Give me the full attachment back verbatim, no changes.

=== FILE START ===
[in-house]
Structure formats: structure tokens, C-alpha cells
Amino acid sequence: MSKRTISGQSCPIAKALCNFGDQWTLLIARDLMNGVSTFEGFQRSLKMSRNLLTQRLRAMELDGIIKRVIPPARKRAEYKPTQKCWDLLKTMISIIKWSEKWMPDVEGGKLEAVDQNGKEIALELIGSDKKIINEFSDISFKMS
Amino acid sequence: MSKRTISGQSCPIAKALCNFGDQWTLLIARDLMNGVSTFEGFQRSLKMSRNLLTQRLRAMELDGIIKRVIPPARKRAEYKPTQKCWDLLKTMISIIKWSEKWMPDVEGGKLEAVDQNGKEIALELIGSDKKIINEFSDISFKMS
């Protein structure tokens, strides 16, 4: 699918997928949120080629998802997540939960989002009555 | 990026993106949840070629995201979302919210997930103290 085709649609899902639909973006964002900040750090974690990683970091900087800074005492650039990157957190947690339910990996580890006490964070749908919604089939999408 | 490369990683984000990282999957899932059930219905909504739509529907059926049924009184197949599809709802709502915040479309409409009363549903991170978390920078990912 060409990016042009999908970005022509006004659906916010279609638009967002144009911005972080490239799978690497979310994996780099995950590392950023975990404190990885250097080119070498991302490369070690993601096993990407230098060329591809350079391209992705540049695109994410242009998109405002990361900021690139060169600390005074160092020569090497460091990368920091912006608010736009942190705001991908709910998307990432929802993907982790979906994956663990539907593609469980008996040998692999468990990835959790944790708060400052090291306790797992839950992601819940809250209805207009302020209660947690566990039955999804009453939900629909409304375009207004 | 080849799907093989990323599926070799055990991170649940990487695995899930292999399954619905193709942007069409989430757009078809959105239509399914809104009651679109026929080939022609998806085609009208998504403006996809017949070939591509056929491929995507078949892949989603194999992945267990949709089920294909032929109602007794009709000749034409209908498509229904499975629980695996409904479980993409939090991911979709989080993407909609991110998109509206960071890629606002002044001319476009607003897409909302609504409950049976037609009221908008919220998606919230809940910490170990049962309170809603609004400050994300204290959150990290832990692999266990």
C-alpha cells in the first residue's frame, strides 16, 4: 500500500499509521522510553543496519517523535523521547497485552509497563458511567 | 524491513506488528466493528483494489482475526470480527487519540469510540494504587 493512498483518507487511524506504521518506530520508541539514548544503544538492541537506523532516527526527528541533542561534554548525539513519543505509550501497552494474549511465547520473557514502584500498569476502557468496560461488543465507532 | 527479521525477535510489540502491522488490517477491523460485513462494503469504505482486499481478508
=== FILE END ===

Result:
[in-house]
Structure formats: structure tokens, C-alpha cells
Amino acid sequence: MSKRTISGQSCPIAKALCNFGDQWTLLIARDLMNGVSTFEGFQRSLKMSRNLLTQRLRAMELDGIIKRVIPPARKRAEYKPTQKCWDLLKTMISIIKWSEKWMPDVEGGKLEAVDQNGKEIALELIGSDKKIINEFSDISFKMS
Amino acid sequence: MSKRTISGQSCPIAKALCNFGDQWTLLIARDLMNGVSTFEGFQRSLKMSRNLLTQRLRAMELDGIIKRVIPPARKRAEYKPTQKCWDLLKTMISIIKWSEKWMPDVEGGKLEAVDQNGKEIALELIGSDKKIINEFSDISFKMS
């Protein structure tokens, strides 16, 4: 699918997928949120080629998802997540939960989002009555 | 990026993106949840070629995201979302919210997930103290 085709649609899902639909973006964002900040750090974690990683970091900087800074005492650039990157957190947690339910990996580890006490964070749908919604089939999408 | 490369990683984000990282999957899932059930219905909504739509529907059926049924009184197949599809709802709502915040479309409409009363549903991170978390920078990912 060409990016042009999908970005022509006004659906916010279609638009967002144009911005972080490239799978690497979310994996780099995950590392950023975990404190990885250097080119070498991302490369070690993601096993990407230098060329591809350079391209992705540049695109994410242009998109405002990361900021690139060169600390005074160092020569090497460091990368920091912006608010736009942190705001991908709910998307990432929802993907982790979906994956663990539907593609469980008996040998692999468990990835959790944790708060400052090291306790797992839950992601819940809250209805207009302020209660947690566990039955999804009453939900629909409304375009207004 | 080849799907093989990323599926070799055990991170649940990487695995899930292999399954619905193709942007069409989430757009078809959105239509399914809104009651679109026929080939022609998806085609009208998504403006996809017949070939591509056929491929995507078949892949989603194999992945267990949709089920294909032929109602007794009709000749034409209908498509229904499975629980695996409904479980993409939090991911979709989080993407909609991110998109509206960071890629606002002044001319476009607003897409909302609504409950049976037609009221908008919220998606919230809940910490170990049962309170809603609004400050994300204290959150990290832990692999266990």
C-alpha cells in the first residue's frame, strides 16, 4: 500500500499509521522510553543496519517523535523521547497485552509497563458511567 | 524491513506488528466493528483494489482475526470480527487519540469510540494504587 493512498483518507487511524506504521518506530520508541539514548544503544538492541537506523532516527526527528541533542561534554548525539513519543505509550501497552494474549511465547520473557514502584500498569476502557468496560461488543465507532 | 527479521525477535510489540502491522488490517477491523460485513462494503469504505482486499481478508